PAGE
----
Free «Hungry for Change: Documentary Film Analysis» Essay Sample
1. Hungry for Change is an eighty-nine-minute documentary directed and produced by James Colquhoun and Laurentine ten Bosch in Australia. The movie was released by Permacology Production, premiered on the 21st of March 2012 and was distributed worldwide. In this documentary, Daniel Vitalis (Traditional and Wild Foods Expert), Dr. Christiane Northrup (Best-Selling Women’s Health Author), and John Gabriel (Author and Weigh Loss Expert) share their expert and qualitative opinions concerning the dietary regime and weight loss, consumerism and nutritional habits and tell about the secrets that the food industry does not want consumers to know.
The film shows American dietary lifestyle and aims at highlighting the issue of consumer society development and the causes of health problems related to food and diets. Humanity is blamed for excessive concern for its external qualities rather than internal ones. The main idea of the movie is as simple as a pie. While one is trying to handle any exterior problems such as overweight, the cause of them must be treated from the inside. The major points of the modern era are the biggest health enemies which include: vegetable oils, propylene glycol (solvent for drinks and acids), the low fat food, MSG (sodium salt improving the taste of food), Aspartame (artificial sweetener), and others. The scientists in the film characterized this issue in the following way: "It is not what you eat, it is also what is eating you" (Colquhoun & ten Bosch, 2012).
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2. The entire film discusses the problems of marketing deception and the absence of time for people to eat healthy food. The idea of marketing deception in the documentary is based on the statement that products are made for the long-term use and thus have to look and taste good. Additionally, their main mission is to make money, not to make people healthy. It is a problem of the modern era when people are busy and absolutely thoughtless about the way they care about themselves. The advice of scientists is to read the labels, not believe in what is in an advertisement of the food, and look at the ingredients of the product.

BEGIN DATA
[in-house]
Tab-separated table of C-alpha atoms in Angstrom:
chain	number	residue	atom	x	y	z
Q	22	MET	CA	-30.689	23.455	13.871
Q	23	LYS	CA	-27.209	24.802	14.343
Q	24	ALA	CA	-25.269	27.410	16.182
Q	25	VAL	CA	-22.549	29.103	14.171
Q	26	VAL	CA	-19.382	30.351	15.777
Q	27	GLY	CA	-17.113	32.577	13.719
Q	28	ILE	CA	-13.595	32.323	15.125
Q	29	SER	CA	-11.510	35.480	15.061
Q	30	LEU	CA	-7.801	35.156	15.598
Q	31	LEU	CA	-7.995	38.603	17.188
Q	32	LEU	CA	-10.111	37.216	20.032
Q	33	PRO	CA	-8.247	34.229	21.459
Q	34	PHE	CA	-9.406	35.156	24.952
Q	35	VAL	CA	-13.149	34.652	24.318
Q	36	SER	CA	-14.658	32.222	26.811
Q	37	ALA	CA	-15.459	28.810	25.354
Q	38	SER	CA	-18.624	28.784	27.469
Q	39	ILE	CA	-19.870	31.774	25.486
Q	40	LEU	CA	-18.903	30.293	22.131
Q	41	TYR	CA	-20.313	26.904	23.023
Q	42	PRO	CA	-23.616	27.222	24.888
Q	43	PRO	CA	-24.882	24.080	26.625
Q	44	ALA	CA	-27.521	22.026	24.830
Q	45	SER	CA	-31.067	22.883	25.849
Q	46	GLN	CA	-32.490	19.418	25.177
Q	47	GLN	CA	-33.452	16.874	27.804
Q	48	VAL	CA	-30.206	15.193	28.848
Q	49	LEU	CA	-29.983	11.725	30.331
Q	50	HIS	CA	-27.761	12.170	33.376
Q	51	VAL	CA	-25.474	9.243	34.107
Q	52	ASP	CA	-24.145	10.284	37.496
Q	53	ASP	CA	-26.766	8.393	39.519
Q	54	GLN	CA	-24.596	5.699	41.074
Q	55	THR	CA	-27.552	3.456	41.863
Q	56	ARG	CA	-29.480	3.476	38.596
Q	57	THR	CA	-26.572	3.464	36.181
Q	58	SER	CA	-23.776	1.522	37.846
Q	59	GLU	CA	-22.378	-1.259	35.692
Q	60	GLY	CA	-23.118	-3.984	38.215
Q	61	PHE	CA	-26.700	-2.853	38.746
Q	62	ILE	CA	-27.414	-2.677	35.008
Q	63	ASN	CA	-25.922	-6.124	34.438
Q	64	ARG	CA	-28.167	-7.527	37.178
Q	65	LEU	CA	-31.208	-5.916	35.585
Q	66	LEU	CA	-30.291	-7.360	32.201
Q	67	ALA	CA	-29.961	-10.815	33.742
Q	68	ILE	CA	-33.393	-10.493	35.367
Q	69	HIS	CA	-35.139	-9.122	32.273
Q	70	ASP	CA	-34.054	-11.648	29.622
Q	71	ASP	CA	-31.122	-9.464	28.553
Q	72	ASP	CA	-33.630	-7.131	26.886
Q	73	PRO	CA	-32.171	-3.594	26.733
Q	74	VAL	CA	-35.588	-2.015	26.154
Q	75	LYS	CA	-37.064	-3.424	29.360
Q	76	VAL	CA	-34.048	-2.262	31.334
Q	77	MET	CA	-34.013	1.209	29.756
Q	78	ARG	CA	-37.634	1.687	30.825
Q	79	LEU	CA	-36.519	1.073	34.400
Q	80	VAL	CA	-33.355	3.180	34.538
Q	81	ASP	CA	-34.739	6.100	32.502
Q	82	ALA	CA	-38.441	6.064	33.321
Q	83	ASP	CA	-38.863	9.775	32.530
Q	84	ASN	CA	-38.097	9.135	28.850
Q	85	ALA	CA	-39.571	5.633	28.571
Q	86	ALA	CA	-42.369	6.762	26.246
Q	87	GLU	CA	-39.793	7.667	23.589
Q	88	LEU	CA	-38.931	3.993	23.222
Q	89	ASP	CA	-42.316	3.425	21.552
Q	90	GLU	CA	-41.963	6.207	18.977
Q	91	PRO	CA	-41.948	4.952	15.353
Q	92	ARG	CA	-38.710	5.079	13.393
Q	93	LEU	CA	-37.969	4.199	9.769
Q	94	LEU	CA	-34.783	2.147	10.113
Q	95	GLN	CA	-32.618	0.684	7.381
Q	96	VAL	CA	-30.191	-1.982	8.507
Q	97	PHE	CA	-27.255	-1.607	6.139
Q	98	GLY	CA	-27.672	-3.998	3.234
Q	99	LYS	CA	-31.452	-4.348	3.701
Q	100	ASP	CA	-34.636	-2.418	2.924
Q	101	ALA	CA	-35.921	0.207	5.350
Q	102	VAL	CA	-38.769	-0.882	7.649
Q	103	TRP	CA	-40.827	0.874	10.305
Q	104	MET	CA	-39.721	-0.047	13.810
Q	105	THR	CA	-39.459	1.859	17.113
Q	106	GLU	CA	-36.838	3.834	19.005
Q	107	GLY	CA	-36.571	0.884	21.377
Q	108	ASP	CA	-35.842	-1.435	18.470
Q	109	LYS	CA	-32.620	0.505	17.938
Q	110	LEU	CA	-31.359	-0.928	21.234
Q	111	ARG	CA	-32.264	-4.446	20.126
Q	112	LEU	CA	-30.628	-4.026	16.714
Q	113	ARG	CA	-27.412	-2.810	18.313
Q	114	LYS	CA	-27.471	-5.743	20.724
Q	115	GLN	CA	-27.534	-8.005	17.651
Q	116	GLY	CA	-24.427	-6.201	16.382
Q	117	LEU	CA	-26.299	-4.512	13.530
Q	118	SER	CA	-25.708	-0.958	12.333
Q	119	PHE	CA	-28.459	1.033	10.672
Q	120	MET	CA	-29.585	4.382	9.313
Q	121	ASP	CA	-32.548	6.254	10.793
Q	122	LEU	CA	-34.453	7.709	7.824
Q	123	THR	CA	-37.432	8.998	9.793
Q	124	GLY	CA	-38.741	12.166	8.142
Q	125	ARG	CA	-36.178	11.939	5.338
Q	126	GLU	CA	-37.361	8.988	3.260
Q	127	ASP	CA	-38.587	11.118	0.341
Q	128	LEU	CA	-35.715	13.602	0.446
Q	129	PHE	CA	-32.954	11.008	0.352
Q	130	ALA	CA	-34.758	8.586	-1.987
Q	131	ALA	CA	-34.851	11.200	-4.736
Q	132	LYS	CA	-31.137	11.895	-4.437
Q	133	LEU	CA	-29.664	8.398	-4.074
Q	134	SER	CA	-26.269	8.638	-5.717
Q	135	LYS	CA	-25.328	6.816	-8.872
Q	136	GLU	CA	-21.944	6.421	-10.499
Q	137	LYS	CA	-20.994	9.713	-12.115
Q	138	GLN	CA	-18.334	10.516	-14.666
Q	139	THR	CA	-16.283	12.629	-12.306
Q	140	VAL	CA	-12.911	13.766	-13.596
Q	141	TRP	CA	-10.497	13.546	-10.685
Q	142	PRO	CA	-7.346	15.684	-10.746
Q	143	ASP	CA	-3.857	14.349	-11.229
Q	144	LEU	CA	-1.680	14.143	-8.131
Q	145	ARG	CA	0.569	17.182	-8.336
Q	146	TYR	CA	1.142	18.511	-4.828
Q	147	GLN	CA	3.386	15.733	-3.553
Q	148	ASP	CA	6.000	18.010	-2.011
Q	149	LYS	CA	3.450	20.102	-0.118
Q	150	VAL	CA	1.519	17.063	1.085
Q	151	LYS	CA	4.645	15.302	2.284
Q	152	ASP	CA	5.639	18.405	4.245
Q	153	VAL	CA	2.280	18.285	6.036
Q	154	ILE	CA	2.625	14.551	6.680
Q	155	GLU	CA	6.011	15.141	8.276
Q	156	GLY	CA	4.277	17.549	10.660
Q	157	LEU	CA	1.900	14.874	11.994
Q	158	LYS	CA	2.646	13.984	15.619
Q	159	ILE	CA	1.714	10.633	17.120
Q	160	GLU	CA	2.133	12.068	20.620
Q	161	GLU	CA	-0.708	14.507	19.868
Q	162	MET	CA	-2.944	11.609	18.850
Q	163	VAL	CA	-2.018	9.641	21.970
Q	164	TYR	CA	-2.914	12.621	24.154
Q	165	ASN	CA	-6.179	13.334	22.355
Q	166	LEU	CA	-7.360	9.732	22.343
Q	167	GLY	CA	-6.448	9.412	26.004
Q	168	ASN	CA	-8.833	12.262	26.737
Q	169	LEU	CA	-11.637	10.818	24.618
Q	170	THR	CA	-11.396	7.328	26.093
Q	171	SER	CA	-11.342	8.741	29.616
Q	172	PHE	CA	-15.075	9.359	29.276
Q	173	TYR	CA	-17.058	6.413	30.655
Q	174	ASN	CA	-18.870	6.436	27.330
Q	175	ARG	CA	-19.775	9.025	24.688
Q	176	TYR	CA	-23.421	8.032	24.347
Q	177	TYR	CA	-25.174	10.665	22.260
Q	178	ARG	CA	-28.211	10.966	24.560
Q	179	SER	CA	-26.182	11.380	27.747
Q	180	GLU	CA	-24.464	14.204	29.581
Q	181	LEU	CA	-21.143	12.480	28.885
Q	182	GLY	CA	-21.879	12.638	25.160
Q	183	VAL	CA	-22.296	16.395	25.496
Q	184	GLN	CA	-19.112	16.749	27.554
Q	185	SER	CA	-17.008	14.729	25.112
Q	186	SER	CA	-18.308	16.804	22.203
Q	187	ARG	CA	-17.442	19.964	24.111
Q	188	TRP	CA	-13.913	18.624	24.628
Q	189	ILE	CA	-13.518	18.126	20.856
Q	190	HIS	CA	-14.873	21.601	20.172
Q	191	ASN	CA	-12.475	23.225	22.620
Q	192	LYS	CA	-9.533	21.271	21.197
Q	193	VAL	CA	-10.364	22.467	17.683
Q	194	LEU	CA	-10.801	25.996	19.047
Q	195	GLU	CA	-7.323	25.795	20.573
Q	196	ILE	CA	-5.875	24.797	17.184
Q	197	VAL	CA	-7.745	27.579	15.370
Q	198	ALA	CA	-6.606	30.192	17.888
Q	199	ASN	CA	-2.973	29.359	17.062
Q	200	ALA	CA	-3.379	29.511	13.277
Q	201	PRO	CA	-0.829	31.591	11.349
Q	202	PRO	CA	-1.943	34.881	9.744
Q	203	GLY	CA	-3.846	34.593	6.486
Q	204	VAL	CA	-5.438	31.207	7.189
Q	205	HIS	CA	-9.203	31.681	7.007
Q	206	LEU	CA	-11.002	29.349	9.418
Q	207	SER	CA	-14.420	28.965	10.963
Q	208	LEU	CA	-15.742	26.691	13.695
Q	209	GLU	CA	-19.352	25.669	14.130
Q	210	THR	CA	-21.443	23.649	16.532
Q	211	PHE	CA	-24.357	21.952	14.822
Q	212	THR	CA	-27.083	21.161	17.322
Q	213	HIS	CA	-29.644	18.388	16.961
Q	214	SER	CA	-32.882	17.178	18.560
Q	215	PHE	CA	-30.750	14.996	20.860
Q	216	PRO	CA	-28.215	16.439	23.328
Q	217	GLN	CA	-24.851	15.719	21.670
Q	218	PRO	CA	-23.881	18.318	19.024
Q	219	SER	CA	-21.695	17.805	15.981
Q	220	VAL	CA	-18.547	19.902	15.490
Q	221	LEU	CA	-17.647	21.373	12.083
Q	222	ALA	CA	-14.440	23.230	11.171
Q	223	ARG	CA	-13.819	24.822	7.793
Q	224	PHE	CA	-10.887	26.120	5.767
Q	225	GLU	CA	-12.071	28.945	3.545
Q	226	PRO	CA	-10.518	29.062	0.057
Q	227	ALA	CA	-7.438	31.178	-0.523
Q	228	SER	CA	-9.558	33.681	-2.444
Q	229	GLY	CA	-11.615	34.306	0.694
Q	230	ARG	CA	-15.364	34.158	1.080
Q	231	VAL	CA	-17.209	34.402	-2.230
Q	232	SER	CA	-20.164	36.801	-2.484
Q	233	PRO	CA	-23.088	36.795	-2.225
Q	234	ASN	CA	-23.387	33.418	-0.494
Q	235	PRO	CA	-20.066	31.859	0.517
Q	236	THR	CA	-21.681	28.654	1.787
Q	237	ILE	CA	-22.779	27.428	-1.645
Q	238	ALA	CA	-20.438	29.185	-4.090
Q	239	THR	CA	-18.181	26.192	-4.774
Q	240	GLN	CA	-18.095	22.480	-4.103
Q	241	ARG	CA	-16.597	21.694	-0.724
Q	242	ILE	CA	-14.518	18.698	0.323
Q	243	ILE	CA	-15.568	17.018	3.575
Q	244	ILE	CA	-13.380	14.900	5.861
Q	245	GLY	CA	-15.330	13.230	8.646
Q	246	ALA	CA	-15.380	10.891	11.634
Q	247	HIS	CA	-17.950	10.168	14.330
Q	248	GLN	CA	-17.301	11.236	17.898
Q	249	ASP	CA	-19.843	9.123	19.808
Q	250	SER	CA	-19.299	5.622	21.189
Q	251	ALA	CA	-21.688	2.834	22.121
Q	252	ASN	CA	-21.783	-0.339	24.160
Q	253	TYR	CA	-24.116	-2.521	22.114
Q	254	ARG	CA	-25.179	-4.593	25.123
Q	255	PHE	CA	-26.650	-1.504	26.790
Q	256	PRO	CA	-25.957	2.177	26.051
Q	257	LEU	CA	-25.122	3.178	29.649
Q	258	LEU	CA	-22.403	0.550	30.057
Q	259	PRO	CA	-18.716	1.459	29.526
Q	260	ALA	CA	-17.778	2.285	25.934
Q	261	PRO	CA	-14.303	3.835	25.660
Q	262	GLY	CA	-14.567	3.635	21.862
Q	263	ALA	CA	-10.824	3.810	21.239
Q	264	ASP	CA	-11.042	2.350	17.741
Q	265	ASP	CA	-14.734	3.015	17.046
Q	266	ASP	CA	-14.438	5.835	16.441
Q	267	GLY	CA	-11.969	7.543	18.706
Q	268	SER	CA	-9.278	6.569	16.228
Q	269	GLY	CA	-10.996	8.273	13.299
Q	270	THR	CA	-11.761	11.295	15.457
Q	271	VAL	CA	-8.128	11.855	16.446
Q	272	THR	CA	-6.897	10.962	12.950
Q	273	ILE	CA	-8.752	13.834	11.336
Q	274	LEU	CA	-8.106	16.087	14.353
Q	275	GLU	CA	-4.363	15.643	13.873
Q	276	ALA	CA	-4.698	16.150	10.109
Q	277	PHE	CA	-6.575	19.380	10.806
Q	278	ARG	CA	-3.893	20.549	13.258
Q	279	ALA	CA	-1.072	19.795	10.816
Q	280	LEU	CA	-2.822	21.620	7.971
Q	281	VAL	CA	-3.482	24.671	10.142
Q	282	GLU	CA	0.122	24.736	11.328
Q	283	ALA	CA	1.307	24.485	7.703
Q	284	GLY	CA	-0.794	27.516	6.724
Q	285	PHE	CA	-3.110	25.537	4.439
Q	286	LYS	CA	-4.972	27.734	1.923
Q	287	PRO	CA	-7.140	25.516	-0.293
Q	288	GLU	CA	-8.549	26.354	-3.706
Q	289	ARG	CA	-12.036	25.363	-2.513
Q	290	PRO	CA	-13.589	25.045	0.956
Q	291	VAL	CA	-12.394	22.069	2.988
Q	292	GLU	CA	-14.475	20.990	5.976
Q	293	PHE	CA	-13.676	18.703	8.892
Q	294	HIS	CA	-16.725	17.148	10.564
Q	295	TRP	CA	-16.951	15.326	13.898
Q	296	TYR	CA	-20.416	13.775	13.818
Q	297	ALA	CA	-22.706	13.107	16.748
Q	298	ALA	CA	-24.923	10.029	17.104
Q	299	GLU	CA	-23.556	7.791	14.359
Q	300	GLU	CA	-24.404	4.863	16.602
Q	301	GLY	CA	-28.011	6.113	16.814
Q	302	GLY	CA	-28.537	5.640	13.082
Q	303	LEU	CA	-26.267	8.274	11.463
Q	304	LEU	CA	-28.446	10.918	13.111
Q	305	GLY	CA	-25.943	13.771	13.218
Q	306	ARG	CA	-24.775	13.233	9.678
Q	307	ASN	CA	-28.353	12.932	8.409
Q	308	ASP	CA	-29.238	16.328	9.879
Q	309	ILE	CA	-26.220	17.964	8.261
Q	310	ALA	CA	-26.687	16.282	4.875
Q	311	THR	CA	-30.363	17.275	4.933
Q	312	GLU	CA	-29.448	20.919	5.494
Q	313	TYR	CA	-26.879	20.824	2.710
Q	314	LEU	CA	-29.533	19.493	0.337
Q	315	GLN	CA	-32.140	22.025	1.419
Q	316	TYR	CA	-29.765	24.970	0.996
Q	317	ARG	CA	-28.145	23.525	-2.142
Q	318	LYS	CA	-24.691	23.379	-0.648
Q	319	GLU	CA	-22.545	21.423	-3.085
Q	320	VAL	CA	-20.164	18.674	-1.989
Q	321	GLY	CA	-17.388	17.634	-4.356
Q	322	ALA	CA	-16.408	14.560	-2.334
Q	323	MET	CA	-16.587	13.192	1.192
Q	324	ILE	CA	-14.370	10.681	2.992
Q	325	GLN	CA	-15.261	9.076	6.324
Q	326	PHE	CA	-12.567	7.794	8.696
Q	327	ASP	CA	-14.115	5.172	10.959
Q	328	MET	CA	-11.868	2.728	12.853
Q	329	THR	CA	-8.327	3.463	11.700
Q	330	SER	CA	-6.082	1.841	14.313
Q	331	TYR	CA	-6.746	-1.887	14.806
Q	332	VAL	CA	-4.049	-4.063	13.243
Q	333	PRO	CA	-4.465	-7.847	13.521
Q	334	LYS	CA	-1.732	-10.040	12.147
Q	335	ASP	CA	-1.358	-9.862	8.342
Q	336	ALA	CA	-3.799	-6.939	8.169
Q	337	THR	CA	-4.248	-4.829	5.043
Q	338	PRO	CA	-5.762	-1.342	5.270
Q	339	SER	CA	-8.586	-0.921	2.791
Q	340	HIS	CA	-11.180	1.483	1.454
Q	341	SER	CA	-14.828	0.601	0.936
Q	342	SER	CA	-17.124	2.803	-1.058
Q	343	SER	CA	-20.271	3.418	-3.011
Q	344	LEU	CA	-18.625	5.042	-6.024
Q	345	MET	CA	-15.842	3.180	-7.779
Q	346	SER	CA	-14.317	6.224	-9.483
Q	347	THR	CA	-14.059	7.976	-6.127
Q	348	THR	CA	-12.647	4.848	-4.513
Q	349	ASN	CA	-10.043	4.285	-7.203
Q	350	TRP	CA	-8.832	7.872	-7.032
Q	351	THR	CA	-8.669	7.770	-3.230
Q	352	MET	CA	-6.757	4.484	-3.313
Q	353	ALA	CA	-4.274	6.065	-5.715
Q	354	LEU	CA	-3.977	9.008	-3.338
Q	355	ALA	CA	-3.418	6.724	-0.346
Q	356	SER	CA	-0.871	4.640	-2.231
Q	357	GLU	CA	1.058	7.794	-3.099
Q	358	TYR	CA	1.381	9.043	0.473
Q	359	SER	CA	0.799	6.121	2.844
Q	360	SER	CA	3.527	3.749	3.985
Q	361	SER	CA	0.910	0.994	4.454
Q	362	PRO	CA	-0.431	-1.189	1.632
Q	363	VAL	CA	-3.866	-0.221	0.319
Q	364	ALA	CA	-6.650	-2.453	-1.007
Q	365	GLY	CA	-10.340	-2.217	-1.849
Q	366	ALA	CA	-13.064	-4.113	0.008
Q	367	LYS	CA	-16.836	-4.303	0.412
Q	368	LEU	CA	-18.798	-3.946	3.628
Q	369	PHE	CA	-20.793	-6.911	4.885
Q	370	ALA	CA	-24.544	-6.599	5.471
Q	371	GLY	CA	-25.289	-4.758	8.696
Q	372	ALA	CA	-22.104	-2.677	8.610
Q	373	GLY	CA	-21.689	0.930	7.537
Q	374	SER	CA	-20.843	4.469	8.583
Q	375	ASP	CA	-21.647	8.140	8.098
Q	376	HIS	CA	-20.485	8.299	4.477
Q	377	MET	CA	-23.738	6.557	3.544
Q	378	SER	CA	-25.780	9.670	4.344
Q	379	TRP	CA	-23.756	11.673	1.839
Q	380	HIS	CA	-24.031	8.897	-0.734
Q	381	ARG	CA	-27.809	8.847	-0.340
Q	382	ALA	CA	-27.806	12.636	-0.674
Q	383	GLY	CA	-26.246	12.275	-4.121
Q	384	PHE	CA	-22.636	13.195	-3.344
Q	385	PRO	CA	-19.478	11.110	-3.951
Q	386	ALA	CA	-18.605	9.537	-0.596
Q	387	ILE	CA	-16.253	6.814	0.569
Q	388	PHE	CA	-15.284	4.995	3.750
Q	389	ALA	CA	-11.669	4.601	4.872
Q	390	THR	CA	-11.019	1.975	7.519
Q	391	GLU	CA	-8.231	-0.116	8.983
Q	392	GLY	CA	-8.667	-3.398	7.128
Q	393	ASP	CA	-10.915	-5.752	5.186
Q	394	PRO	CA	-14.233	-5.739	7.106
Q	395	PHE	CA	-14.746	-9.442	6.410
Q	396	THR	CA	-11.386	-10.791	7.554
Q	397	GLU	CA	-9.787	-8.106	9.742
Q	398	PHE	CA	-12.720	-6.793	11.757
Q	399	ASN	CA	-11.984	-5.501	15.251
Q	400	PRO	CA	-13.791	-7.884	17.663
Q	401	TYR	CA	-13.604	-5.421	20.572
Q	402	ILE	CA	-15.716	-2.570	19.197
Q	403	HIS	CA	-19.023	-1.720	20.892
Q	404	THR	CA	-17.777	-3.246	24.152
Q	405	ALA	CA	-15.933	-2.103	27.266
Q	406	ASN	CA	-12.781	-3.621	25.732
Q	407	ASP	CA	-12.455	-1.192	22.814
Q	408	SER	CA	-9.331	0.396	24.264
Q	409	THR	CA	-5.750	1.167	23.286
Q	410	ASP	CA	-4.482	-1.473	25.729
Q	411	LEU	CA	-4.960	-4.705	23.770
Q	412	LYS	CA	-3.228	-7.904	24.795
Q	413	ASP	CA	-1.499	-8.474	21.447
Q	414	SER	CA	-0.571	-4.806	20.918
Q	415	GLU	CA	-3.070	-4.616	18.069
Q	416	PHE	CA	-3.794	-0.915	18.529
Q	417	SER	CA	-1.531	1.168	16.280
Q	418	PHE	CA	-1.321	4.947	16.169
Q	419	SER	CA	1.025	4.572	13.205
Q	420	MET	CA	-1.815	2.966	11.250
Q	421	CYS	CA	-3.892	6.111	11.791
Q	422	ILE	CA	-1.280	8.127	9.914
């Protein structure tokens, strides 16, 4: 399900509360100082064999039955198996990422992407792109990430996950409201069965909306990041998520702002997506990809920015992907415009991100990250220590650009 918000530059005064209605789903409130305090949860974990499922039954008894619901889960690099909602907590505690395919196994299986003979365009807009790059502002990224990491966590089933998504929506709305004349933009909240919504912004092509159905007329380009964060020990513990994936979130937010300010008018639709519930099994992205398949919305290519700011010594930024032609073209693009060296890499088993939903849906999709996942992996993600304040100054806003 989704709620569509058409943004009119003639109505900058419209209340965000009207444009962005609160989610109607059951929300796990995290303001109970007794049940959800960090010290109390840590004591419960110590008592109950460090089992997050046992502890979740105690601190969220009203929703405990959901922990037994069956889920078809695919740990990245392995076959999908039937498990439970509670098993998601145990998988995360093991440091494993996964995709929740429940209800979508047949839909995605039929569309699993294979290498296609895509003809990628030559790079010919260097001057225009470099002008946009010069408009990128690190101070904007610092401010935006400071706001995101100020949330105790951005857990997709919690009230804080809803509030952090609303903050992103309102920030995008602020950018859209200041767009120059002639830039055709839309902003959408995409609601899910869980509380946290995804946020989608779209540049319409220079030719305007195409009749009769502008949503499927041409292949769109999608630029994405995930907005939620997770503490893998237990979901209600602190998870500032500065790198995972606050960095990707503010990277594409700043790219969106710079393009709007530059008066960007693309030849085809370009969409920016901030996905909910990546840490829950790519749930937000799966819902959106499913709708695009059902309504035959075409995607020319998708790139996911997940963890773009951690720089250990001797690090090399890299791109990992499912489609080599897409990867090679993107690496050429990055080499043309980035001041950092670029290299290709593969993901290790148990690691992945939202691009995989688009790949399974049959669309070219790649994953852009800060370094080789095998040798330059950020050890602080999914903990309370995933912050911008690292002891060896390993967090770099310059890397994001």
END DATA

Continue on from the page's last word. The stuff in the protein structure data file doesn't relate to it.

The documentary investigates particular story of the woman diagnosed with cancer. She started looking for a cause of her disease. She decided to investigate the food she ate, the way of life she followed, and the impact of her habits on her organism. It has been found out that a great amount of sugar destroyed human's metabolism. With personal interviews throughout the documentary, one would come to understand that people make no connection between sugar and refined carbohydrate sugar. A great part of the film is devoted to showing people their addiction to food and an example of consuming Diet Cola. As some of the interviewees/actors have claimed that Diet Cola brings us satisfaction, but then it destroys the brain cells. Additionally, people do not consume white sugar, and they think it is a diet, but researchers have shown people the impact of glycemic carbohydrates. These artificial sweetener turns to sugar after consumption and harms hormones, namely insulin.